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Individual differences in listening comprehension among adult Chinese learners of English

Wang, Y. (2019) Individual differences in listening comprehension among adult Chinese learners of English. PhD thesis, University of Reading

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To link to this item DOI: 10.48683/1926.00085057


The thesis focuses on the individual differences which can explain the variability in listening comprehension among adult Chinese learners of English. Although there is now a large number of studies on listening comprehension among second language (L2) learners, individual differences in listening have received less attention than individual differences in reading. The thesis aims to fill some of the gaps in our knowledge in this field of research. Listening comprehension was measured with two different tests (the College English Test Band 4 listening section and the Cambridge Preliminary English Test listening section). Four groups of explanatory variables were included in the study: linguistic knowledge, sentence processing speed, cognitive factors and learners’ use of English in daily life. Structural equation models of listening comprehension were built based on Andringa, Olsthoorn, Van Beuningen, Schoonen and Hulstijn (2012). This model was tested among 187 Chinese learners of English (one group in China, N = 147; the other group in the UK, N = 40). The results indicate that the listening comprehension of learners in China was significantly lower than that of Chinese learners in the UK. Linguistic knowledge, frequency of English use in daily life and aural sentence processing speed were key predictors of listening in these groups. Phonological knowledge was the most important predictor of listening comprehension among the variables measuring linguistic knowledge and word recognition from speech explained variance in listening comprehension over and above the contribution of word segmentation from speech. When the two groups of learners were considered separately word recognition from speech was the most important predictor for learners in China whilst for learners in the UK, learners’ grammar knowledge and the reasoning ability were key. Finally a comparison of both listening tests revealed that the listening section of the CET4 only measures learners’ ability to comprehend information explicitly available in the text and not inferencing skills. Pedagogical implications for teachers and learners of English and test developers in China and in the UK are provided based on these findings.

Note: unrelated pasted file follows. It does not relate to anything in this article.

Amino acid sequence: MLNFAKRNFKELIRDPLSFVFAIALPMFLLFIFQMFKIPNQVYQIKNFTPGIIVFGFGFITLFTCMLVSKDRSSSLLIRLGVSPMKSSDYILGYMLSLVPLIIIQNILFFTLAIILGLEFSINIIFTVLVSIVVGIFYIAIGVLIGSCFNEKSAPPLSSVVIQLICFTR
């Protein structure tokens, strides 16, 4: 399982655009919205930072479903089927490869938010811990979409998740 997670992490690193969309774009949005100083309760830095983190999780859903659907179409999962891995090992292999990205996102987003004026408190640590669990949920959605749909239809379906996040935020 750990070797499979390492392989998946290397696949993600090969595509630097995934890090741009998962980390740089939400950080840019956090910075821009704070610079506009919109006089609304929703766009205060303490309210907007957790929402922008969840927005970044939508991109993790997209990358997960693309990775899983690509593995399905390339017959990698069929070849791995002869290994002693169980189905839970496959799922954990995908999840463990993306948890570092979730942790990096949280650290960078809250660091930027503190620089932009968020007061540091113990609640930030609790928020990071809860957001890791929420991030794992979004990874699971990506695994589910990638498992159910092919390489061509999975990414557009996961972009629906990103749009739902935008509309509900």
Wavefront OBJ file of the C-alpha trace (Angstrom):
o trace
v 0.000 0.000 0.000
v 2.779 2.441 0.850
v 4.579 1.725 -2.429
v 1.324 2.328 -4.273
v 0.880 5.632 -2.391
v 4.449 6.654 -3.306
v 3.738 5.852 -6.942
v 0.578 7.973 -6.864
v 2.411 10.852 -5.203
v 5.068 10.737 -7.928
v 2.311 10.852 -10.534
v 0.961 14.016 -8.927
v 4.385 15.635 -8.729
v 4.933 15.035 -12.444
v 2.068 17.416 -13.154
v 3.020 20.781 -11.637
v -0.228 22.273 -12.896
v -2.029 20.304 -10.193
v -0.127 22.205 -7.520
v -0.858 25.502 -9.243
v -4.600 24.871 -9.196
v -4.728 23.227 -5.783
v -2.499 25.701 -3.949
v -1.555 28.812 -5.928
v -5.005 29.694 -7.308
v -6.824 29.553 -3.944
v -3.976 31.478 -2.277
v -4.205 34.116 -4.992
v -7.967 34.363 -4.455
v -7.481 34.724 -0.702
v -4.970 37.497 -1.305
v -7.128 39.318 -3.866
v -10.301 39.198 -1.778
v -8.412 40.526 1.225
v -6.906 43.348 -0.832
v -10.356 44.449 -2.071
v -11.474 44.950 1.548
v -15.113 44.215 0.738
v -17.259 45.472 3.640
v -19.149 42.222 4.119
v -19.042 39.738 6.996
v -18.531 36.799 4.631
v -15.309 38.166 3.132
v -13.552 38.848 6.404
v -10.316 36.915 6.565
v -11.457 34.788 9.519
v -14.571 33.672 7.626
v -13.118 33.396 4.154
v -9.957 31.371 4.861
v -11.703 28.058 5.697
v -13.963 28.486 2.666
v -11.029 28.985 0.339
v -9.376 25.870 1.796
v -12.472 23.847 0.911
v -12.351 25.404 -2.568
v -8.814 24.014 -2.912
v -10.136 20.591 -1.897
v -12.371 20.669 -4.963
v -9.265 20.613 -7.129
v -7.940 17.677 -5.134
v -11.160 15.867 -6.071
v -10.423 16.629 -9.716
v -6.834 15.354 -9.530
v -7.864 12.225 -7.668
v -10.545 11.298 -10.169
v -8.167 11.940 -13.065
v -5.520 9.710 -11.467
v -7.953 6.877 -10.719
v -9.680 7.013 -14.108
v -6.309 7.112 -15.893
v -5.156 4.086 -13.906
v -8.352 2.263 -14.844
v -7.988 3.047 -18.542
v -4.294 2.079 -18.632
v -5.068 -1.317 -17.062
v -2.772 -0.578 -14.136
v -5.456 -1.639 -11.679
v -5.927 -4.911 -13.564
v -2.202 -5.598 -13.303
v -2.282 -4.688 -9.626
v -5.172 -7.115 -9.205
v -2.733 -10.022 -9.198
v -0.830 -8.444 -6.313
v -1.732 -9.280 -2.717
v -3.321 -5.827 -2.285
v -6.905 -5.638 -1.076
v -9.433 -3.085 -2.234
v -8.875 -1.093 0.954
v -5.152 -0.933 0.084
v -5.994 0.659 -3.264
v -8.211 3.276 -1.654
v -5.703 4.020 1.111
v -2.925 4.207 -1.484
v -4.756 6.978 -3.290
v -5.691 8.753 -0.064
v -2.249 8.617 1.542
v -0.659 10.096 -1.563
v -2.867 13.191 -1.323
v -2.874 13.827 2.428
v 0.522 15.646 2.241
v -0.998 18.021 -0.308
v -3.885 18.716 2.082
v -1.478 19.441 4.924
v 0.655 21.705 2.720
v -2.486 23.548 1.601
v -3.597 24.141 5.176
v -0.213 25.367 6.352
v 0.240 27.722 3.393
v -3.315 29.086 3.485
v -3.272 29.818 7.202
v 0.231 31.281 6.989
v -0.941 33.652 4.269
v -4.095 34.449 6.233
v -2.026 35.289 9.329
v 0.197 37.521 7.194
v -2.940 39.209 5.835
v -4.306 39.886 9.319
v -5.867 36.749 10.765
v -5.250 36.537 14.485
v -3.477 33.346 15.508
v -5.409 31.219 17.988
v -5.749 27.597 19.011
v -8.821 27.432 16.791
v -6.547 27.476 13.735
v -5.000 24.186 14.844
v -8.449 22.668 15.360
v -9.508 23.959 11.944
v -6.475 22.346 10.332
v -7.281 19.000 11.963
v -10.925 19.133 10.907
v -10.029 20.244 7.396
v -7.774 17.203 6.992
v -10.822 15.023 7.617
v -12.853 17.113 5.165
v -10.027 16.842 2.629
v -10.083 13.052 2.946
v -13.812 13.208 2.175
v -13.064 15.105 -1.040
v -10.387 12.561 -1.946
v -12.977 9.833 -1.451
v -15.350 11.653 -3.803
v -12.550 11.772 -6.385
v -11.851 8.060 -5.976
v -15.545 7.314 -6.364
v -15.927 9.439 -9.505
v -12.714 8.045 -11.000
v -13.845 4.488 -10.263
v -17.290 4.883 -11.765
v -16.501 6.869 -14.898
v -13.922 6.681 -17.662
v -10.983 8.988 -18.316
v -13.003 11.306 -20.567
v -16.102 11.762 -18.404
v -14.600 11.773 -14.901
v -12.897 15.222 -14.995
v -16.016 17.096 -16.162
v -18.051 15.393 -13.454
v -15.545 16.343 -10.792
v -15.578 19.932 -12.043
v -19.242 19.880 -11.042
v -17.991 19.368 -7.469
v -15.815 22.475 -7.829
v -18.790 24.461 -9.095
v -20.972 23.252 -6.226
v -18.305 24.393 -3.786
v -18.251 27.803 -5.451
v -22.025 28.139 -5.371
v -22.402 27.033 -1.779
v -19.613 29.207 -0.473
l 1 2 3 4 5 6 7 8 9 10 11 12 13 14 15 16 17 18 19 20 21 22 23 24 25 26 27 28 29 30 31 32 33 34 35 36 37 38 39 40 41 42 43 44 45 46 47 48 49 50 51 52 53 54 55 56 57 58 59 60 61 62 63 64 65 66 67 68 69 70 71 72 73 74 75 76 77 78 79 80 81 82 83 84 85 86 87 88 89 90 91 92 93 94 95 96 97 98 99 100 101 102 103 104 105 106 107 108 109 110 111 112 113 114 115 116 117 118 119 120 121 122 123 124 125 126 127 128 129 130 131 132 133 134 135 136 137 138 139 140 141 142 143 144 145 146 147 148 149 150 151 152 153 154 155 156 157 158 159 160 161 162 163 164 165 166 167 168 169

Item Type:Thesis (PhD)
Thesis Supervisor:Treffers-Daller, J. and Graham, S.
Thesis/Report Department:Institute of Education
Identification Number/DOI:
Divisions:Arts, Humanities and Social Science > Institute of Education
ID Code:85057
Date on Title Page:2018


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